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Sourced through from:


OFFS: seriously!  Again?!  Someone else has just discovered that entire virus genomes are freely available via PubMed, along with papers on gain-of-function experiments, and immediately leaps to the conclusion that this means “…the means of engineering this potentially deadly H5N1 virus to render it transmissible to humans is freely available on the internet”.

I’m sorry, this is being simple-minded to the point of parody.  I have written elsewhere – here in ViroBlogy, and in Nature Biotech’s Bioentrepreneur blog section – on how it is MOST unlikely that bearded fellows in caves in Afghanistan or remote farms in Montana are going to whip up weaponised batches of H5N1 flu or Ebola.

Yes, the papers are available; yes, the sequences necessary to make a potentially (and I say potentially advisedly) deadly virus are available online; yes, one can bypass the blocks on getting resynthesised genes in developing countries (hint: China).

But could anyone outside of a sophisticated lab environment use these to make anything nasty?


Seriously, no.

Just think about what you would need to make weaponised flu, for example.  There are two ways to go here, these being the totally synthetic route (“mail order” DNA – HATE that term!), with some serious molecular biology and cell culture at the end of it, and the “natural” route – which would involve getting a natural and nasty isolate of H5N1 / H7N9 / H9N2, and being able to culture it and engineer it as well.

Both routes require a minimum of a serious 4-yr-degree-level training in microbiology / mol biol, as well as laboratory resources that would include incubators, biohazard cabinets, and disposables and reagents that are not on your normal terrorist’s priority purchase list.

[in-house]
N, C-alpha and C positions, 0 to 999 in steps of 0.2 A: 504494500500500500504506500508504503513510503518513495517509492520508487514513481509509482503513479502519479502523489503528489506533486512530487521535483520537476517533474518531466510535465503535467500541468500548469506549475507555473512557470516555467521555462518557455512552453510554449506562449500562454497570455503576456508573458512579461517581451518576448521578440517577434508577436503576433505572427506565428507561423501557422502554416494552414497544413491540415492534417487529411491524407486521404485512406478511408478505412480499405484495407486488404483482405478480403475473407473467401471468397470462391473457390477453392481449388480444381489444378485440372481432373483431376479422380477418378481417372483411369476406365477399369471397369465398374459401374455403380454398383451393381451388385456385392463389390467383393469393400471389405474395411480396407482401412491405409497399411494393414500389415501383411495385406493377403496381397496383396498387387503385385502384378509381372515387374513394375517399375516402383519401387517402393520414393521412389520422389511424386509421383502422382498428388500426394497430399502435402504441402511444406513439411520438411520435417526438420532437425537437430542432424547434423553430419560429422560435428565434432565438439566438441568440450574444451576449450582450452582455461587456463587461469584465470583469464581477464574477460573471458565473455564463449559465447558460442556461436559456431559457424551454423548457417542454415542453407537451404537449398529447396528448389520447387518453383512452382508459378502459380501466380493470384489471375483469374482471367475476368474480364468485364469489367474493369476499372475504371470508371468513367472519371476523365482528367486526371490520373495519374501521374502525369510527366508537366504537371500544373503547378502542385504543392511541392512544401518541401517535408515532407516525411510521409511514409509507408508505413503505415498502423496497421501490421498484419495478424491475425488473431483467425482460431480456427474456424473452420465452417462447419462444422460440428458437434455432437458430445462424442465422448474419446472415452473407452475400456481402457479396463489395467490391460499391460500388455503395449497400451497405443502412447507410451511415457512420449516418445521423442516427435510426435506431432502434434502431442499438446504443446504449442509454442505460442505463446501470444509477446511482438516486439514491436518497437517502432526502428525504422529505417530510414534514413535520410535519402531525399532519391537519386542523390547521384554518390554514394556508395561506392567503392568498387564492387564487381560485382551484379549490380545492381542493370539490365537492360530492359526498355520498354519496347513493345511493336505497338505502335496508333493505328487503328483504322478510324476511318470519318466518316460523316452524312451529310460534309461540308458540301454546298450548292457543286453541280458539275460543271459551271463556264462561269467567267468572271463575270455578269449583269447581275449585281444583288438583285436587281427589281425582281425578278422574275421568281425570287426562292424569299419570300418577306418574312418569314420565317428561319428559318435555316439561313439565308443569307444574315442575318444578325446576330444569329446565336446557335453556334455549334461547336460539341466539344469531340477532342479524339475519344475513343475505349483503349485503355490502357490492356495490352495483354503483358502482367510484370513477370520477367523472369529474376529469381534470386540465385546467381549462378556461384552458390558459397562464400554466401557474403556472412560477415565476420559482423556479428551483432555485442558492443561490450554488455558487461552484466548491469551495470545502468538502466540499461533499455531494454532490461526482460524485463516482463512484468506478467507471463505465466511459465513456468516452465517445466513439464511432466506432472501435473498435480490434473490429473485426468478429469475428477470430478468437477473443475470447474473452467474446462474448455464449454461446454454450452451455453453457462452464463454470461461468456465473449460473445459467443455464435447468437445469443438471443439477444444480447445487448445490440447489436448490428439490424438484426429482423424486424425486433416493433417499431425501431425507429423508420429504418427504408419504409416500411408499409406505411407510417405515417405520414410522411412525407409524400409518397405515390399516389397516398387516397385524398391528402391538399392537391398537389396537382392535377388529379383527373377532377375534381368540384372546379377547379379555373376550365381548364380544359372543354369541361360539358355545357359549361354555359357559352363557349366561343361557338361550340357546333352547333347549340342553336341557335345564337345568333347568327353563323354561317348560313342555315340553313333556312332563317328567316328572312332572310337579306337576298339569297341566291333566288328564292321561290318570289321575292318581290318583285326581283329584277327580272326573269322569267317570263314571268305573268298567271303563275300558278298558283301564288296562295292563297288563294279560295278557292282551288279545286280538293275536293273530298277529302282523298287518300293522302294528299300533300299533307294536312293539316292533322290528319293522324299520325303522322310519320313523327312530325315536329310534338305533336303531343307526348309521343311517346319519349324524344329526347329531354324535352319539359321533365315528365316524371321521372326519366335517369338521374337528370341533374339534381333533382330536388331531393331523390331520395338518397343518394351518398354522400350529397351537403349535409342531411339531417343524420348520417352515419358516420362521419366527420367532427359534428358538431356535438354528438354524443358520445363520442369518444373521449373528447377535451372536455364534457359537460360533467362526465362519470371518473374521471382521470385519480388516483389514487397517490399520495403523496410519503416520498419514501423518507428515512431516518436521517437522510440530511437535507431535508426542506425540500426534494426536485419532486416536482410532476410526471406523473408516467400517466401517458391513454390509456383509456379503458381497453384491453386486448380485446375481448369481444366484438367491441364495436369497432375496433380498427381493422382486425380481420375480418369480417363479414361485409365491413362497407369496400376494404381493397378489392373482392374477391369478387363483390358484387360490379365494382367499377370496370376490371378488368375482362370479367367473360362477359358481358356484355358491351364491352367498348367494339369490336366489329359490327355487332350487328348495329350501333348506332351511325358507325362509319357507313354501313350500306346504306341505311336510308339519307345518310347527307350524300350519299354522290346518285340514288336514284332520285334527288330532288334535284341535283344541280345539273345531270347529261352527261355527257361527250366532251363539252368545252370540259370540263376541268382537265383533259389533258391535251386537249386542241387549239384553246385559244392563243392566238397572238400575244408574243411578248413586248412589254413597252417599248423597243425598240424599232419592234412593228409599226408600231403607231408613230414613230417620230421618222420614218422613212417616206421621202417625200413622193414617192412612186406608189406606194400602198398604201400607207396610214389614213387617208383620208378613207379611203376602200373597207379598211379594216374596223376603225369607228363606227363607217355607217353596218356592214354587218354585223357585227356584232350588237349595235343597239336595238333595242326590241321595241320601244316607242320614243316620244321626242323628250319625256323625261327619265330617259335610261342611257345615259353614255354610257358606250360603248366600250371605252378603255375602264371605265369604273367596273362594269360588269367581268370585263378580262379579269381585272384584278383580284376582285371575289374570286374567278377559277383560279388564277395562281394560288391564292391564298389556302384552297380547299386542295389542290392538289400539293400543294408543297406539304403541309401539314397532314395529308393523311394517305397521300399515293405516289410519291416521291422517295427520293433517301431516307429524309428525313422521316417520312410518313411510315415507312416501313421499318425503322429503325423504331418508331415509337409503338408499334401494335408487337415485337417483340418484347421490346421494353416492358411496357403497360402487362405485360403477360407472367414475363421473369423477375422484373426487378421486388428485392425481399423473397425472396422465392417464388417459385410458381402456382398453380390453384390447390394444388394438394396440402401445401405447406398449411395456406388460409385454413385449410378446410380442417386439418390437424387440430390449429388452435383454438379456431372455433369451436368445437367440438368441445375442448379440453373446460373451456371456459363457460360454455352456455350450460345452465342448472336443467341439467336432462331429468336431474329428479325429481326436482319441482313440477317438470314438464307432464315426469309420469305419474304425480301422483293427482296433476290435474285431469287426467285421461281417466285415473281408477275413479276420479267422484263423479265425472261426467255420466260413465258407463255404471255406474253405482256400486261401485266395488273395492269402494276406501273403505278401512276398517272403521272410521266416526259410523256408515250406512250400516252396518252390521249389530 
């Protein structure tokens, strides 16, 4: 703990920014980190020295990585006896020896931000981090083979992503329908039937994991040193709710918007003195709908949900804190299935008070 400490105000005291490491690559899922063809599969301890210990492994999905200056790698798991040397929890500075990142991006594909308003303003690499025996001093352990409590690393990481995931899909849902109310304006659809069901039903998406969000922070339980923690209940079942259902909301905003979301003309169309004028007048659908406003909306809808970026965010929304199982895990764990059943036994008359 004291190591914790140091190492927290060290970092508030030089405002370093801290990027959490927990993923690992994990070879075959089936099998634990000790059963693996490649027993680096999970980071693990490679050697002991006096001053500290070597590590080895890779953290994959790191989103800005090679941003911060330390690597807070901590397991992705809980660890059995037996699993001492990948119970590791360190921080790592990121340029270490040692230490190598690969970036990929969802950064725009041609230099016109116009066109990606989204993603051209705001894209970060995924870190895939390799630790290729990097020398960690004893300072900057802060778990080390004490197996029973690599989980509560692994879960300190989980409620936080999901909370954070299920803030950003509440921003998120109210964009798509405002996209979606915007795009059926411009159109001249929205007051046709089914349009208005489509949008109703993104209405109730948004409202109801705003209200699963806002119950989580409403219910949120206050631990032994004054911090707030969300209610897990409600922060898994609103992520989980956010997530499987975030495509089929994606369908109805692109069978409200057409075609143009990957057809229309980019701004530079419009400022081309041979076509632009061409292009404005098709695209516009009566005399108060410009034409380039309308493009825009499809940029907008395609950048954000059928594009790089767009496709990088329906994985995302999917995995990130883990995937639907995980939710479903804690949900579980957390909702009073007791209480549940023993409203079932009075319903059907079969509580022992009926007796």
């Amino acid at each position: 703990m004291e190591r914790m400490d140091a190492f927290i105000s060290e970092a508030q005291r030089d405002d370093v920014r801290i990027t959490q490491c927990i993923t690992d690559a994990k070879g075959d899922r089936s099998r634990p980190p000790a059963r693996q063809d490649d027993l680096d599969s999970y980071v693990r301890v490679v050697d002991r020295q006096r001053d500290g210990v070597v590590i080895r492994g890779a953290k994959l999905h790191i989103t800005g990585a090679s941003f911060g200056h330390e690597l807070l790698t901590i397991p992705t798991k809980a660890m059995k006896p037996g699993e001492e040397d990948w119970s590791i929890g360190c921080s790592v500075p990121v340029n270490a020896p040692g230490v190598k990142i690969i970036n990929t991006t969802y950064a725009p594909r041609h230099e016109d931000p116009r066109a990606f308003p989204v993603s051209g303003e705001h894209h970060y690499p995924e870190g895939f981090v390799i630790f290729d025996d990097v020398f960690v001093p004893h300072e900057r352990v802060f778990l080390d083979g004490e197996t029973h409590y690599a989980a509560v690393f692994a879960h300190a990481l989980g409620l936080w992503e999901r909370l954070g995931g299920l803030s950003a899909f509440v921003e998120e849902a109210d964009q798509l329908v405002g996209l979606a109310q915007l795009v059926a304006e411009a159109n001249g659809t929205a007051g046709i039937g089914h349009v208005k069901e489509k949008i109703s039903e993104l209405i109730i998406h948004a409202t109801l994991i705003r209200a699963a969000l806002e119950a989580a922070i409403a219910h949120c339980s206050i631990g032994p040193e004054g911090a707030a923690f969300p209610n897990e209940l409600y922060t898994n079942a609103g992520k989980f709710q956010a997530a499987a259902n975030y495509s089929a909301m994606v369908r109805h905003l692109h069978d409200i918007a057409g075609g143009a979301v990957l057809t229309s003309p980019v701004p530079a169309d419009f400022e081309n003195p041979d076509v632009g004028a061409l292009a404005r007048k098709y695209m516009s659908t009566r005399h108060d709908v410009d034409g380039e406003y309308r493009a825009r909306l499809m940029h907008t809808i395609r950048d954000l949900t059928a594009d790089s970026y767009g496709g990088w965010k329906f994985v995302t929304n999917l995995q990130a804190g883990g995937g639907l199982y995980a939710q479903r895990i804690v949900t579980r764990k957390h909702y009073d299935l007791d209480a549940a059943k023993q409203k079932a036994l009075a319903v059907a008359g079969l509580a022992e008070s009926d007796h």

In fact, the kinds of resources you’d find at a University or Institute Infectious Disease unit – or state-sponsored biowarfare lab.

Seriously, now: in order to use the information that is “freely available”, you’d have to do what amounts to an entire postgrad degree’s worth of work just to set up the kinds of reverse genetics necessary to WORK with recombinant flu, presuming you already had an isolate, and even more than that if you were to start with synthesised DNA and try to recreate infectious virus.

Again, this is the kind of work they do in biowarfare / biodefence labs (funny how they’re pretty much the same thing, isn’t it?) – because it’s finicky, expensive, laborious – and potentially dangerous to the researcher.

And it’s interesting that the only rumoured escapes of biowarfare agents have been of flu in 1977 in the old Soviet Union, and of anthrax in Sverdlovsk in the USSR in 1979. And in the US in 2001, and again in 2014.  ALL of them from official facilities, I will discreetly point out.

Oh, there have been rumours that Saddam’s Iraq weaponised camelpox; that the USSR/Russia cloned Ebola into a poxvirus; that Al-Qaeda tested anthrax – but the first two took state resources, and if the third happened at all, it’s nothing that the UK and USA and friends hadn’t already done in the 1940s.



See on Scoop.itVirology News

“Plant cell pack” workshop

23 November, 2015

As molecular farmers, we were much impressed last year by a technology developed by the folk at the Fraunhofer IME in Aachen: this is “METHOD FOR THE GENERATION AND CULTIVATION OF A PLANT CELL PACK“, with Thomas Rademacher as sole inventor on the patent application.  Basically, this involves

  • making a “cookie” or cell pack with cultured plant cells, by suction of a suspension onto a membrane
  • drizzling recombinant Agrobacterium tumefaciens onto the cookie, then sucking away excess fluid
  • incubating the cell cookie in a humid environment for a few days, until the desired level of protein expression has been reached

There are all sorts of things one could dream up for the application of this technology, given that one can make cookies of all sorts of depths and widths, in everything from spin columns to multiwell plates – and high-throughput screening of expression constructs comes to mind immediately.

Now fortunately, Inga Hitzeroth of our Biopharming Research Unit here at UCT (the BRU) has a National Research Foundation-administered bilateral grant with the folk at the Fraunhofer IME, which has meant we have money for joint workshops and the like – so we are having a hands-on Workshop on “Plant Cell Packs for Transient Expression: Innovating the Field of Molecular Biopharming” affiliated to our “Virology Africa 2015” conference next week.  We plan to develop an illustrated manual along with a full suite of technical tips after the Workshop.